Worriedaboutsatan are an electronic duo from Manchester, consisting of Gavin Miller and Thomas Ragsdale. They largely go down the ambient avenue of the electronic realm delving in ethereal waves of foggy drones and pulsing, surfacing beats. Last year's 'Blank Space' showed that Worriedaboutsatan can do meditative and enticing with the best of them, being a numb, but therapeutic journey and tonight they hit Leeds' Wharf Chambers to really to you ride you won't forget.
Firstly, though we have Sunset Graves who delivers chilling, patient music in a similar vein to tonight's headliners. The beats take their time, whilst the warm miasma keeps you hooked for when it comes to the payoff of the more cascading moments.
Worriedaboutsatan hit the stage and deliver a set of enticing, hypnotic, possessive electronica. Across the 40 or so minutes they play it both tough and dreamlike fusing dark, hazy soundscapes with firm, chokehold beats which won't let go.
They're aided by a pitch-black room with ever changing lights to make you feel like you're in another realm. That's the key to Worriedaboutsatan's live power, is that they create an atmosphere you get absolutely lost in. During their set, Worriedaboutsatan's sound is so gripping and so relaxing, yet active so that you genuinely feel like you could stay in this zone forever. A lot of the sonic elements provoke a comatose-like state, but the beats keep you swaying and fully awake, into it.
Worriedaboutsatan are victims to their own spell as well as Ragsdale is a sporadic powerhouse in his actions, the way he's constantly flopping all other his vast gear and frantically pushing buttons like he's in a speed-clock game of chess. Miller is equally key, providing post-rock style guitar, playing a minimal amount of notes, but letting them ring out, adding to the ethereal nature. The fact that Worriedaboutsatan, an ambient electronica act, have guitar at all, makes them unique, but the way it doesn't feel out of place, swimming along gracefully with the electronics, really shows the beauty of tearing down genre boundaries. Also, the way Miller and Ragsdale spend the whole set facing opposite each other, so it feels like the organic and the mechanical are dancing together which is effective in a juxtaposing way. Miller even plays it with a cello bow at times adding another bow to their quiver.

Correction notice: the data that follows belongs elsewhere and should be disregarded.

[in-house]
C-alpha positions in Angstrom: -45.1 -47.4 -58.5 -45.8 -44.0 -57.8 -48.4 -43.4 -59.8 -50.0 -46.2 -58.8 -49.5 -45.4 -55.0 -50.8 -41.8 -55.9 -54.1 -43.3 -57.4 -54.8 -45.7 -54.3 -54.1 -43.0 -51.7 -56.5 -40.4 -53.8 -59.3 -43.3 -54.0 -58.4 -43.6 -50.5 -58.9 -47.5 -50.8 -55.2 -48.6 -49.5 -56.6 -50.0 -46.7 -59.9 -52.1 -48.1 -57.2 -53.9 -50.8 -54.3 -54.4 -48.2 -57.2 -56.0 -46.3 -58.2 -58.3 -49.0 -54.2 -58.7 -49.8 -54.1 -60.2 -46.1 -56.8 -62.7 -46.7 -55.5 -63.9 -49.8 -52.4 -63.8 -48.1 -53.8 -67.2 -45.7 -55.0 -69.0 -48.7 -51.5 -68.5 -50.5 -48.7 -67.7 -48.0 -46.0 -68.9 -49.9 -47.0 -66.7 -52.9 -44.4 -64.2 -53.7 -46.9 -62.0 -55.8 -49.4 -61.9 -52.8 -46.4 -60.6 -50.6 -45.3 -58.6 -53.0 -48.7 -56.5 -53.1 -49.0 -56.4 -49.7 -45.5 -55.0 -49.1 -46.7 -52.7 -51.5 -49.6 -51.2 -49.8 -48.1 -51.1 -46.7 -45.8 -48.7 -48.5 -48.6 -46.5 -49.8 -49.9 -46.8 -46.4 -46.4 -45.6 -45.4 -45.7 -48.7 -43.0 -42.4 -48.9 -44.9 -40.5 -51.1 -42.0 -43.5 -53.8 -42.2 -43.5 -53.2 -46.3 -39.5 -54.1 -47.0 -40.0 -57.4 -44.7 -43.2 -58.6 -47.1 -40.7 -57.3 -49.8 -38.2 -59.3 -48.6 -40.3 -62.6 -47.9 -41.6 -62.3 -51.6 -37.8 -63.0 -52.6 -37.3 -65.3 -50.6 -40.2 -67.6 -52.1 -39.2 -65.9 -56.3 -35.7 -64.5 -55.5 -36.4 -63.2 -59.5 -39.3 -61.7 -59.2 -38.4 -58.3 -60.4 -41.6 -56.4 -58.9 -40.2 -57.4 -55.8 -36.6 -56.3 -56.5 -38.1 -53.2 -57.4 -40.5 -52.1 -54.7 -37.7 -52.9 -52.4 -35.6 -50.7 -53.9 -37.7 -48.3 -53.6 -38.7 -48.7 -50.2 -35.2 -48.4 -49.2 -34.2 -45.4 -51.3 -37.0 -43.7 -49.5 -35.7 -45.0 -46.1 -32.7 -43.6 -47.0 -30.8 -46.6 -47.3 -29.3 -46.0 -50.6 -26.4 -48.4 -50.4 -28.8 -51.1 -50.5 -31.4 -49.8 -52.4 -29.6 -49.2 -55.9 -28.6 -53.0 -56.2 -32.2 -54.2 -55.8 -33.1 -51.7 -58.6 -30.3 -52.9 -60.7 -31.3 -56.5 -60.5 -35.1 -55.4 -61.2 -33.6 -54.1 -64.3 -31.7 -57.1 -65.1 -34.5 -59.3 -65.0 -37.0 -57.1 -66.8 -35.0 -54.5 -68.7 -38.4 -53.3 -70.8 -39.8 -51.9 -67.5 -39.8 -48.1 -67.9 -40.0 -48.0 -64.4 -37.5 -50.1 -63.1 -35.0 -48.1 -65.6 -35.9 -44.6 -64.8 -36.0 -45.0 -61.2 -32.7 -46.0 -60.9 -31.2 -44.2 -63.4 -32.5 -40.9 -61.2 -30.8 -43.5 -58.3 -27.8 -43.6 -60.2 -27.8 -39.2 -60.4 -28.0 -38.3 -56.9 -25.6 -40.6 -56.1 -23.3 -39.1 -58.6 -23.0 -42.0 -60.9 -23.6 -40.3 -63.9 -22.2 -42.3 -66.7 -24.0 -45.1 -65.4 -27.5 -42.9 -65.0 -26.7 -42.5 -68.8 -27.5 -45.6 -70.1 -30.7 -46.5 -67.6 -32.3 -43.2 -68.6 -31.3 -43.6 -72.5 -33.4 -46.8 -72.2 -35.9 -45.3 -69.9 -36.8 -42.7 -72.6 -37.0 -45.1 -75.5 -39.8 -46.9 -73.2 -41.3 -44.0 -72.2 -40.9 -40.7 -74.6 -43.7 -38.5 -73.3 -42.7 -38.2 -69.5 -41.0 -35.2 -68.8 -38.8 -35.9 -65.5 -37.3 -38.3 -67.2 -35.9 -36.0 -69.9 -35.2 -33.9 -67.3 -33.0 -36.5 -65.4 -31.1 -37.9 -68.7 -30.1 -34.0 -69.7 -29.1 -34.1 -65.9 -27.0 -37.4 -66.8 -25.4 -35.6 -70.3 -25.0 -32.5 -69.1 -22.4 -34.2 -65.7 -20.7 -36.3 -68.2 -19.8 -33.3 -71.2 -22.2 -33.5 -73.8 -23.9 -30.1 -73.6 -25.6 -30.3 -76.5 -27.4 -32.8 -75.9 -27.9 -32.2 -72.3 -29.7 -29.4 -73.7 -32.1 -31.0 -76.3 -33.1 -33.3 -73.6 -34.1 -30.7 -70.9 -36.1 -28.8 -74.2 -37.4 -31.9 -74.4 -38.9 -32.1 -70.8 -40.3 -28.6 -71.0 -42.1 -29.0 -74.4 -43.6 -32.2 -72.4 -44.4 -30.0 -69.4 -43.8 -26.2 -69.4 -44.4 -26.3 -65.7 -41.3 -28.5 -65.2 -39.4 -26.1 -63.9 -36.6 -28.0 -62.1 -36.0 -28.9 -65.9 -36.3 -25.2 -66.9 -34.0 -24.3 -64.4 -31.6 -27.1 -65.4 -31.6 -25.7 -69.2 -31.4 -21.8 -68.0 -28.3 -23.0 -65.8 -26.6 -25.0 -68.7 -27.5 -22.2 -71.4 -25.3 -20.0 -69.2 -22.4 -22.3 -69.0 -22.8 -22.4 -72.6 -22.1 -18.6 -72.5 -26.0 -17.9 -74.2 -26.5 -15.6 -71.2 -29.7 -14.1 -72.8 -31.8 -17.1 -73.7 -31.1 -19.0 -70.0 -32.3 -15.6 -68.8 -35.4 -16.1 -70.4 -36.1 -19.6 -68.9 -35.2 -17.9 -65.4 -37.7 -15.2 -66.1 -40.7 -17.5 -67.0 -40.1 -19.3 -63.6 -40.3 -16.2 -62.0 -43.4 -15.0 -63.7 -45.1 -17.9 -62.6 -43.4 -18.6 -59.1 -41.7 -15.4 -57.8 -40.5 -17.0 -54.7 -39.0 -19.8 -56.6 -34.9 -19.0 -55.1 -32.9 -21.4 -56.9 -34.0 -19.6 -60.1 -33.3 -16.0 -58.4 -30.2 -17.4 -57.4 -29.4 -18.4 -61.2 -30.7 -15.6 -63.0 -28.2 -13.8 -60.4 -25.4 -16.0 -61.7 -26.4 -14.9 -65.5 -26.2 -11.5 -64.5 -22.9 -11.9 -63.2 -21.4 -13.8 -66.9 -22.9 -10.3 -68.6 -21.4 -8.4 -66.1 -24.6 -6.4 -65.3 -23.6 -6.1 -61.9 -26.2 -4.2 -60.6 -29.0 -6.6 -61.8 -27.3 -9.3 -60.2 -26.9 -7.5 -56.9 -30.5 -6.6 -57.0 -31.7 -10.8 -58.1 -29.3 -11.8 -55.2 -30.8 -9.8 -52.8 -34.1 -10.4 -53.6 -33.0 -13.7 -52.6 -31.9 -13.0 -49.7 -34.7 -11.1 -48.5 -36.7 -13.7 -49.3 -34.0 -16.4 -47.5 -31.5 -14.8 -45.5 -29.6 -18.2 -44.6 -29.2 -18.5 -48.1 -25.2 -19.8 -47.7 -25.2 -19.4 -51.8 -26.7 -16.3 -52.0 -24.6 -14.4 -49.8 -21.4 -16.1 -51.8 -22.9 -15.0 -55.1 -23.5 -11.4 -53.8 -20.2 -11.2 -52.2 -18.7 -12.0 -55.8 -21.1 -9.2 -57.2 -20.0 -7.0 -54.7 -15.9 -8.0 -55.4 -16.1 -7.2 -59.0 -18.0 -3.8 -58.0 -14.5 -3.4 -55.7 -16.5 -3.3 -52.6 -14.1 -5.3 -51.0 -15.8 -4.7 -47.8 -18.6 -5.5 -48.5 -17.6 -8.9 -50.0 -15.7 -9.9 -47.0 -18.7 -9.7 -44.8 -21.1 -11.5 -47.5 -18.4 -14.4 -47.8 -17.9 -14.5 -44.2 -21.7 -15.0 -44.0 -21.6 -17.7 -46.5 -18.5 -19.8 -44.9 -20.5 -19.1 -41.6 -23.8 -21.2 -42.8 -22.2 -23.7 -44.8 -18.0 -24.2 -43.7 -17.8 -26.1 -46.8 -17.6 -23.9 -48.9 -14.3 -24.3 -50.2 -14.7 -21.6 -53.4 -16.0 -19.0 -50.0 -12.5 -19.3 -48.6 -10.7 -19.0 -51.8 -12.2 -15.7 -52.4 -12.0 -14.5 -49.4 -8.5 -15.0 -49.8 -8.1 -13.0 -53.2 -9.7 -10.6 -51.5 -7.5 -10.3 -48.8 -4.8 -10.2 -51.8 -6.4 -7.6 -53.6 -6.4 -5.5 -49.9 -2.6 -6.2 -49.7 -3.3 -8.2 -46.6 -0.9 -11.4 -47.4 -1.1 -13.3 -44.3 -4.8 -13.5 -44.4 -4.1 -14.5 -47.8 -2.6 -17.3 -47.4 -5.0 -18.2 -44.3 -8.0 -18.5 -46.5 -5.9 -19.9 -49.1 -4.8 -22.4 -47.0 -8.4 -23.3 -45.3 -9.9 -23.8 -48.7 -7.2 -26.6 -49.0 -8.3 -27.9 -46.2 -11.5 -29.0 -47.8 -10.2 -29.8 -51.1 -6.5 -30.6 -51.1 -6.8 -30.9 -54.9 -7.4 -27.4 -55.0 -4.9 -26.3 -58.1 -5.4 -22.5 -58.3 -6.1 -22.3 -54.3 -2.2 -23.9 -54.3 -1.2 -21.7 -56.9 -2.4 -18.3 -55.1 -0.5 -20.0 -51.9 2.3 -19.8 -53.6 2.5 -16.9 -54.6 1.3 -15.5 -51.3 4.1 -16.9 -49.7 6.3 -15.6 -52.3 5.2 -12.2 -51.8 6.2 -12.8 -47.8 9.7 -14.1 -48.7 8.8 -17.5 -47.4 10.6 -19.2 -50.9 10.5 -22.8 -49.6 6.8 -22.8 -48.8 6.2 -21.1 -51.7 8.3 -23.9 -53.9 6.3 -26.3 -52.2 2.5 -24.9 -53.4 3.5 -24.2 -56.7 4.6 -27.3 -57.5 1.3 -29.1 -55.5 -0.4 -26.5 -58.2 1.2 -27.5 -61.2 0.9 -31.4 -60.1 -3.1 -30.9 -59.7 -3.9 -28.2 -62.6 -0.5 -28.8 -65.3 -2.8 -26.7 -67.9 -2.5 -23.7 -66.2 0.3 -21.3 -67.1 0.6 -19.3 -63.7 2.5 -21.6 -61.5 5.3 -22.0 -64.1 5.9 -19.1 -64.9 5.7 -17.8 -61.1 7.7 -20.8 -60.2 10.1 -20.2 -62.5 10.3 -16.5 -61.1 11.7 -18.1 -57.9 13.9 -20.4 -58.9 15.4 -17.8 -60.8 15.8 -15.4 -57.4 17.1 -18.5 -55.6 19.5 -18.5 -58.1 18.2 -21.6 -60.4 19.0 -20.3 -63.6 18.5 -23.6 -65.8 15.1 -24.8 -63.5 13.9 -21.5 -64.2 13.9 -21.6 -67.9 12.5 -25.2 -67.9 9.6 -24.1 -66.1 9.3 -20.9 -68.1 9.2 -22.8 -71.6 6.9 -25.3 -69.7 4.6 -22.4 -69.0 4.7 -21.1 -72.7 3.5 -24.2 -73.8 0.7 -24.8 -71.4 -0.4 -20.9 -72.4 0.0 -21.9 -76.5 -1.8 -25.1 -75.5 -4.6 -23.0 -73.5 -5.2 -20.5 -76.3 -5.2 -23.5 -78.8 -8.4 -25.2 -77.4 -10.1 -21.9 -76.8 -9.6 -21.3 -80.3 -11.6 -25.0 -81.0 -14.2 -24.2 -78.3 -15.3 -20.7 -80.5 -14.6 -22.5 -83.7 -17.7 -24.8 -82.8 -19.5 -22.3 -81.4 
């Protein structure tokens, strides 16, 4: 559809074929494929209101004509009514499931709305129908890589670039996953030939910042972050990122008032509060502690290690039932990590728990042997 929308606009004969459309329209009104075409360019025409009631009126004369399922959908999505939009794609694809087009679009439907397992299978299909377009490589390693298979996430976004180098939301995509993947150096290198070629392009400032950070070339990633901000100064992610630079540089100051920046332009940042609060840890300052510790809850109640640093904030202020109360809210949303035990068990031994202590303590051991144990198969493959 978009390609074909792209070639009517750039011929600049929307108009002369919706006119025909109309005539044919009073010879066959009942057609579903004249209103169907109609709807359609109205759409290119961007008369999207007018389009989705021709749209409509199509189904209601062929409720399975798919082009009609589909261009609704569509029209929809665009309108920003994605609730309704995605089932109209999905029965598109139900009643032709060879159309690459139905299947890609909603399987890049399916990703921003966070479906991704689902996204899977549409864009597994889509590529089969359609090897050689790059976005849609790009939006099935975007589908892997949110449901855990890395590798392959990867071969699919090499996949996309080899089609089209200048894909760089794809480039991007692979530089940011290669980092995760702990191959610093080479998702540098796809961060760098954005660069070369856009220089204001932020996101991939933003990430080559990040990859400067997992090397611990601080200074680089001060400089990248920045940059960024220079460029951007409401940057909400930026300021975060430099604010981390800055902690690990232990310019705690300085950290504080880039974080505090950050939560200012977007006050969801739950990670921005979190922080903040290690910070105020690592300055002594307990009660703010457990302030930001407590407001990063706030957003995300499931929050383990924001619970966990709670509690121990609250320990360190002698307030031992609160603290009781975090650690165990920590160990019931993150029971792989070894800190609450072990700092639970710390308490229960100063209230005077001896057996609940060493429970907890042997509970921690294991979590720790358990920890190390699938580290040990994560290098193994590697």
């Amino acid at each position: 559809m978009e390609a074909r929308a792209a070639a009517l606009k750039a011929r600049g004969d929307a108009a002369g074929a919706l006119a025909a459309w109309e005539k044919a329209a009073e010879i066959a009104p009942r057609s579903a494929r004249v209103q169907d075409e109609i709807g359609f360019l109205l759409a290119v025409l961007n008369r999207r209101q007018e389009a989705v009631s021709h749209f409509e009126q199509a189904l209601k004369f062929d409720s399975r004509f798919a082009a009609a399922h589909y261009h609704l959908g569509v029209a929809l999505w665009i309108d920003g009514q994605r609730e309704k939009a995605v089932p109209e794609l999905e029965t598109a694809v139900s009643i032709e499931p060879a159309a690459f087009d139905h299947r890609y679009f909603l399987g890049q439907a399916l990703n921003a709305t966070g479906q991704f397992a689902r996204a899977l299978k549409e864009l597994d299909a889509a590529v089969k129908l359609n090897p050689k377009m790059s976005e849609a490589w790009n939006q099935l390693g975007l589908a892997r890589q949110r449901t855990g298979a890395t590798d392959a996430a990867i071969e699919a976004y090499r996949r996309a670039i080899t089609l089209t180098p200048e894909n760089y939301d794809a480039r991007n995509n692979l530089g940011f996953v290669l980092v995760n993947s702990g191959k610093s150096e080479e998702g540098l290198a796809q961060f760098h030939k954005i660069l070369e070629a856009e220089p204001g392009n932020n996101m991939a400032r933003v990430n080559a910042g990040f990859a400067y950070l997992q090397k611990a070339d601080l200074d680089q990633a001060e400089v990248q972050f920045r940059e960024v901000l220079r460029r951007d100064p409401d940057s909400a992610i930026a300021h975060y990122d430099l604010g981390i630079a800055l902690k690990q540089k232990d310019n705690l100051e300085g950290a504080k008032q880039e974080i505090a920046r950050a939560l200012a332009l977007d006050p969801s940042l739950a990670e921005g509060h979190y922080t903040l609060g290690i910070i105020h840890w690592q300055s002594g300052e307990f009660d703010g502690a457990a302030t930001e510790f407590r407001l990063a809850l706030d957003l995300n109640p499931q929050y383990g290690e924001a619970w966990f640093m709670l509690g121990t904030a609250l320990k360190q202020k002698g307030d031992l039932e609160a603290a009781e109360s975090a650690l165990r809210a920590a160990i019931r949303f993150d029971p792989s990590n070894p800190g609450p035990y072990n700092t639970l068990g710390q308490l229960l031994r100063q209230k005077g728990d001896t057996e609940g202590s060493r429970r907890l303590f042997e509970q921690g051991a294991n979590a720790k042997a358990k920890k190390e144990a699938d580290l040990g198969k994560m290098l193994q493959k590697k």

They close with their ace song, 'The Woods' which is frankly as good as it gets when it comes to live experiences. This is Worriedaboutsatan's magic formula pushed to the max, with the ambient aspects being at their most warm and spectral whilst accelerating breakbeats are brought to the table. On the one hand, it's utterly meditative and on the other it feels like music to go hard to, but there's enough space and breathing room between both sides that each one can have equal control over you. You feel like you're about to be put to sleep for an operation, which will leave you fully repaired, but at the same time you want to stomp and try find a dingy rave once this show's finished.
Worriedaboutsatan are a one-of-a-kind band and live they're a truly enchanting experience. It's rare that a band can leave you feeling like you've had your spirit repaired and like you want to party, but perhaps that's how Worriedaboutsatan approach their music, knowing that opposite ends of the spectrum can have so much in common. It's an important lesson and whilst this band play, it's a lecture you're not going to want to leave.
Seven songs to take you to victory, or seven songs to dry your eyes to.
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